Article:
Bro. David A. Fuller, chairman of the board of the ICUA of Md.

It was a century ago that members of three Baltimore churches – Ames United Methodist Church, Enon Baptist Church and Sharp Street United Methodist Church – gathered to form a church ushers organization that would break down denominational barriers.

From that meeting, Henry Sorrell organized the State of Maryland United Ushers on March 15, 1915, in Baltimore City. The group later became known as the Interdenominational Church Ushers Association of Maryland (ICUA), an interfaith Christian organization affiliated with the National United Church Ushers Association of America, Inc., and the Eastern Region Church Ushers Association. Sorrell remained an active member until his death in 1945.

Ms. Jesse Brown, president emeritus, 1976-1986 and Ernest Wilson, longest serving board members.

On April 11, the ICUA of Maryland celebrated its 100-year history with an historic gala at the La Fontaine Bleue in Lanham, Md., with more than 350 people in attendance.

“In our 100 years, the ICUA has made great strides by working tirelessly with hundreds of ushers across Maryland to ensure they are properly trained,” said Vanessa W. Lucas, president of the ICUA-Baltimore Unit and co-chair of the gala. “We also participate in community outreach and resource programs; feed and clothe the poor and elderly; provide educational resources for young people; promote spiritual growth; and encourage leadership development.

Overall view of guests and friends and the ICUA of MD at the LaFountaine Bleue, Lanham, Md.

“We have achieved a tremendous milestone and accomplished much in our 100-year history by walking in faith and putting God first,” she added.

Lucas said ushers are a vital part of the church worship experience and the ICUA has a proven track record of helping ushers of all denominations give their best service to God.

Charles J. Brown, regional director, receiving a Gold Plate from the State President, Cynthia Hicks, for outstanding and dedicated service.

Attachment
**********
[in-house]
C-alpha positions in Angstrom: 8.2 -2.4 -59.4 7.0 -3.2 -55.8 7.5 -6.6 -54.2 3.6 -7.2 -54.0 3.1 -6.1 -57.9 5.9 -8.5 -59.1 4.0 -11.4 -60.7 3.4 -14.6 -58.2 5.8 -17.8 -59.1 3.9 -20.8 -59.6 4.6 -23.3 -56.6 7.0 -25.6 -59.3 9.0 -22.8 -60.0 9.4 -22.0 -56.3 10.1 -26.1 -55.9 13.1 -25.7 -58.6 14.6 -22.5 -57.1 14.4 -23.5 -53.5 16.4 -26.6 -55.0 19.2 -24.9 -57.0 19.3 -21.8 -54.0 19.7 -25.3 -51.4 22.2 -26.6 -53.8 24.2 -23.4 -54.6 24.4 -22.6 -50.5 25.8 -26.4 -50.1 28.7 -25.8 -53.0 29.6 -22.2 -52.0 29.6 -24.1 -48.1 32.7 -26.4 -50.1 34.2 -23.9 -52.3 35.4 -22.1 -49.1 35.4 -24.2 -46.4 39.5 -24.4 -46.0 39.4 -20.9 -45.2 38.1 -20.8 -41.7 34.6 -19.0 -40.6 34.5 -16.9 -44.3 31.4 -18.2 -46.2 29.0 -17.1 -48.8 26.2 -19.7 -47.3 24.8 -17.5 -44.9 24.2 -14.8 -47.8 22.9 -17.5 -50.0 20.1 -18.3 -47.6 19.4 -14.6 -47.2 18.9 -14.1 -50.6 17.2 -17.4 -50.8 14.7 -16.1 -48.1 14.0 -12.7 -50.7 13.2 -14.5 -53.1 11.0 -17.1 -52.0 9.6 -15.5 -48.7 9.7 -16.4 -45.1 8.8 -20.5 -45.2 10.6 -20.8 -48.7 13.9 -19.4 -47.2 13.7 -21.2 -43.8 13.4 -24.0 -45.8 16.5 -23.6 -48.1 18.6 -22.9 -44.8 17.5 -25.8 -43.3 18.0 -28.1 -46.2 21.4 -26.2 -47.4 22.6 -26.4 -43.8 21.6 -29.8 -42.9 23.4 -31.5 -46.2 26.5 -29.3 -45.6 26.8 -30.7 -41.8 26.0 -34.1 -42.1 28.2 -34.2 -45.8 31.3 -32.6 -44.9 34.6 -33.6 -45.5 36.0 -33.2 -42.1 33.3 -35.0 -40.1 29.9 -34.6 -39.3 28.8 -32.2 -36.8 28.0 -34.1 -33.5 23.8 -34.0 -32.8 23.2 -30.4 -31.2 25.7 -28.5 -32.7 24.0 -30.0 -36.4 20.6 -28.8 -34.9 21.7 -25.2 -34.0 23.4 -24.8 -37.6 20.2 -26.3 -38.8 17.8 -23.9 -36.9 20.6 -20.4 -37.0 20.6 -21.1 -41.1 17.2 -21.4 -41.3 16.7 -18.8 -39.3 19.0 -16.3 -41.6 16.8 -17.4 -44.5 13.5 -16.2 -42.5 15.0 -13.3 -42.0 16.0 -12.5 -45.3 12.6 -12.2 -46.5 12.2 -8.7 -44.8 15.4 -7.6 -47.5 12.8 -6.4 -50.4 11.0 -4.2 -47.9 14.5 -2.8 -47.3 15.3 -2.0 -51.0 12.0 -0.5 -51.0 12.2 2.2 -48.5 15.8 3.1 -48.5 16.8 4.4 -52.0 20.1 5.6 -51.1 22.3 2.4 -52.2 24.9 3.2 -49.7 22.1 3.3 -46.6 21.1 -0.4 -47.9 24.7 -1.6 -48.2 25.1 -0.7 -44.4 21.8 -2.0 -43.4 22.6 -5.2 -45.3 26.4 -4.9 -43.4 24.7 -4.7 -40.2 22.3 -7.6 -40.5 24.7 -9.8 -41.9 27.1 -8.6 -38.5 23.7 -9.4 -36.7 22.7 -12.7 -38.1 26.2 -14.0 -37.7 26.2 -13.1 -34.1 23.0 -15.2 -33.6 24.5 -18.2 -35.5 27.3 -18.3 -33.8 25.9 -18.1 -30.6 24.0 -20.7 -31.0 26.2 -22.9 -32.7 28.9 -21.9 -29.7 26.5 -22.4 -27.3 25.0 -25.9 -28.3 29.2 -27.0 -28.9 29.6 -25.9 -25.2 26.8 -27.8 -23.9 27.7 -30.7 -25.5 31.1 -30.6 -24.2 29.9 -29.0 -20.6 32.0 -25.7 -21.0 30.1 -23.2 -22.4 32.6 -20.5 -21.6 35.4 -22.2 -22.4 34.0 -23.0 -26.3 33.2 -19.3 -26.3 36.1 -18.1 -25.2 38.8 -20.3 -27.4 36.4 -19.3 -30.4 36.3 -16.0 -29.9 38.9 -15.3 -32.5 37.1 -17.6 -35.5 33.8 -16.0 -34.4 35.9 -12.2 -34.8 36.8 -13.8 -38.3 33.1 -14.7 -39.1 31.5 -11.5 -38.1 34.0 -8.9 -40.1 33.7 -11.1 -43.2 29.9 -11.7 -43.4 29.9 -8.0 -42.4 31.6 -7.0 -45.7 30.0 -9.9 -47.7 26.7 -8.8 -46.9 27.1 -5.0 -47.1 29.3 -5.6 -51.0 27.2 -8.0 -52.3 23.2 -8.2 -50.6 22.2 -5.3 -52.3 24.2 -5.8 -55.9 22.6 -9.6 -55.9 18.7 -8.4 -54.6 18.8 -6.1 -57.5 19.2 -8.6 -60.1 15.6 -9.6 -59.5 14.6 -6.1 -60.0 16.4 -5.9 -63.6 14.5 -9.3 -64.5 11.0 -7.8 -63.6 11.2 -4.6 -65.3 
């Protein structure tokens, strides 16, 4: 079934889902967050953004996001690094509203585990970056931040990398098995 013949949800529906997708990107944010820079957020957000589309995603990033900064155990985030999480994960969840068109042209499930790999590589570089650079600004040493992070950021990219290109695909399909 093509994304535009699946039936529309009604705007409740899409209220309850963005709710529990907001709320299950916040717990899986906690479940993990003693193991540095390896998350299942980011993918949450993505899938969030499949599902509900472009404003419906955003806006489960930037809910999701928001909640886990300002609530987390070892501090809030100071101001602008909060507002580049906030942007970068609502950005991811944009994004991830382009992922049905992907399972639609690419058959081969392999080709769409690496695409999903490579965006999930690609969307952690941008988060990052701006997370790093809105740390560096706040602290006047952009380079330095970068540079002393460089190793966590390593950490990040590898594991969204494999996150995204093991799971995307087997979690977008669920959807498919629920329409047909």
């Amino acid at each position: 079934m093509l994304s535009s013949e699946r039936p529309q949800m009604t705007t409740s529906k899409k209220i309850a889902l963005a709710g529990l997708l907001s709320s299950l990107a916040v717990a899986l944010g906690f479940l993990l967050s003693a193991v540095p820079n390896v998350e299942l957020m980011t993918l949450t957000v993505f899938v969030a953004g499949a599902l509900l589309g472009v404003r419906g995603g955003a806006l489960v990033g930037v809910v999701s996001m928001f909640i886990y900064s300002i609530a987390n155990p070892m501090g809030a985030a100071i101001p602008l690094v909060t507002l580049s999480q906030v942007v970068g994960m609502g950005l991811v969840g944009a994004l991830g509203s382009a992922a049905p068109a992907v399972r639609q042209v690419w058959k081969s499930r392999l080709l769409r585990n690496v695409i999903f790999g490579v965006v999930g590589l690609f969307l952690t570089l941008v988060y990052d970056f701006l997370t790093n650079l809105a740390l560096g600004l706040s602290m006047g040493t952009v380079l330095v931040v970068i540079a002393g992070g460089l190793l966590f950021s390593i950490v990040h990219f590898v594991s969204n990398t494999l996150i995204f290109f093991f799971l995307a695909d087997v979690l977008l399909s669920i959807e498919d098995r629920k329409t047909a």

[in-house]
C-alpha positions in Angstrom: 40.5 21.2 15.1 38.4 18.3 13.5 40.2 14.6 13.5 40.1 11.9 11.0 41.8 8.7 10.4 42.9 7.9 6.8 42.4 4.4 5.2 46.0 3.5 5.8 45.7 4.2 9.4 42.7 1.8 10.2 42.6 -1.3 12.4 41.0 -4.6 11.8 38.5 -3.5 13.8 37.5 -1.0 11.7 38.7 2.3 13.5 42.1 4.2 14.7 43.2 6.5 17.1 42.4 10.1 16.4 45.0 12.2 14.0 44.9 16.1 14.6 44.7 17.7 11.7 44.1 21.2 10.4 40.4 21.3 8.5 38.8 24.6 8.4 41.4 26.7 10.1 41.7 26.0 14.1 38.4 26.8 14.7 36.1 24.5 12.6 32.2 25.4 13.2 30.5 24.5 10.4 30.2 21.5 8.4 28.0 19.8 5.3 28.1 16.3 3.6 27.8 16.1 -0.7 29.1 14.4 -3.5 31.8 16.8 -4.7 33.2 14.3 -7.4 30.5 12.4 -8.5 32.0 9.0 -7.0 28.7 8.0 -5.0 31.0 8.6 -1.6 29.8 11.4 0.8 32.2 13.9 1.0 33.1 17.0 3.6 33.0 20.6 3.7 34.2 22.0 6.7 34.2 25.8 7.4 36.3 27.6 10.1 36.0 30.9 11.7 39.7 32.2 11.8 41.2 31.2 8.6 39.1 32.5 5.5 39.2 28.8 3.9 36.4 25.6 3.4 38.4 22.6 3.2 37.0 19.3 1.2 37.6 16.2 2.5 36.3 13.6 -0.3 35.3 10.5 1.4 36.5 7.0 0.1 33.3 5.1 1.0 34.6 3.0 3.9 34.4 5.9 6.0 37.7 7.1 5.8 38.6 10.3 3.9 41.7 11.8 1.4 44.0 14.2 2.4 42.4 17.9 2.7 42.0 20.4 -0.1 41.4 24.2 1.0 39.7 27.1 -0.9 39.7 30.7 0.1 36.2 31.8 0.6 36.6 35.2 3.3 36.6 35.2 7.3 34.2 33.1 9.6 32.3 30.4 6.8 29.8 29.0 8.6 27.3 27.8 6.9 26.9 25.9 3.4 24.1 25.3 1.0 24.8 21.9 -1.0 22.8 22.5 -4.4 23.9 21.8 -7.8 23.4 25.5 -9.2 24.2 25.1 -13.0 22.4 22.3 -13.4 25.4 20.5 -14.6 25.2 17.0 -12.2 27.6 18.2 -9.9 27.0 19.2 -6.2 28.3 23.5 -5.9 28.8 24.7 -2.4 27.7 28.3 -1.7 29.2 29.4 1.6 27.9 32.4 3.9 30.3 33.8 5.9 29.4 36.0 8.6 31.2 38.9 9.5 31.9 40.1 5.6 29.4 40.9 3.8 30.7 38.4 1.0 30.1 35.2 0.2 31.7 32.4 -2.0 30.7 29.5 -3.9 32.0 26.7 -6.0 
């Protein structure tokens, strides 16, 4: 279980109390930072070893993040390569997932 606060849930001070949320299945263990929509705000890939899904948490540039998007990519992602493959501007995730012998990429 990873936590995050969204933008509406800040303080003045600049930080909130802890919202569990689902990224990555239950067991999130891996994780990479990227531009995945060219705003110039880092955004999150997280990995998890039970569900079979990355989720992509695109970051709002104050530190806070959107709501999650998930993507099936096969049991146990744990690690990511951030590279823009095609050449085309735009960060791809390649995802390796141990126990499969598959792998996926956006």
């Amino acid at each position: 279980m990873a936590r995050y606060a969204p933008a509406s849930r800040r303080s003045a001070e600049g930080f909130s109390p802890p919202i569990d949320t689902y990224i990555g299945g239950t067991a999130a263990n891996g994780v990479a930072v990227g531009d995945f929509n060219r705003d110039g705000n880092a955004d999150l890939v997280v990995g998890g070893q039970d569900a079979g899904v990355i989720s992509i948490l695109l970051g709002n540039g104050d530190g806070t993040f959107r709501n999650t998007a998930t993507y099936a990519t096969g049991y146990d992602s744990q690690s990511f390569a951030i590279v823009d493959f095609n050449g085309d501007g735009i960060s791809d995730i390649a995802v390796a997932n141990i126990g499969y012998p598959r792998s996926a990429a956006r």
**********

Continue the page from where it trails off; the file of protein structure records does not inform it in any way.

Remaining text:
“Ushering is an important job and a long-standing tradition in the African-American church,” she explained. “As ushers, we’re the first people that church visitors meet at the door. So, it’s important that we’re friendly and welcome them with a pleasant smile so they’ll come again.”

Ernest Wilson, longest serving board member, Cynthia Hicks, state president and Charles J. Brown, Eastern Regional director.

To be a good usher, Lucas said one must be trained. This training includes knowing the church’s program, being polite, courteous and alert, and keeping movement around the church to a minimum. Ushers are taught to communicate from a distance using signs and signals. Every usher that the ICUA trains is able to usher in any church in Maryland or around the country in a uniform manner.

“I’m excited as we prepare for the next 100 years by continuing to grow our organization and groom our junior ushers to be more actively involved,” Lucas said. “They are our future.”

The Rev. Dr. Cleveland T.A. Mason, pastor, Perkins Square Baptist Church.

During the 100th anniversary gala, the ICUA acknowledged 88-year-old Usher Jessie Brown of Perkins Square Baptist Church who was the first female president of the ICUA of Maryland – a position she held for 10 years. She is now president emeritus of the organization.

A surprise award recognition also was presented to 82-year-old Usher Ernest Wilson, Sr., of Enon Baptist Church who was named the ICUA’s first ‘Usher of the Year.” Wilson has been actively involved with the ICUA for over 52 years. He served on the Board of Trustees for the State of Maryland United Ushers and is now Board of Trustee emeritus for the ICUA of Maryland.

The ICUA is headquartered at 2212 Eutaw Place in Baltimore. Its School of Ushering meets every second and third Saturday of the month. To learn more, visit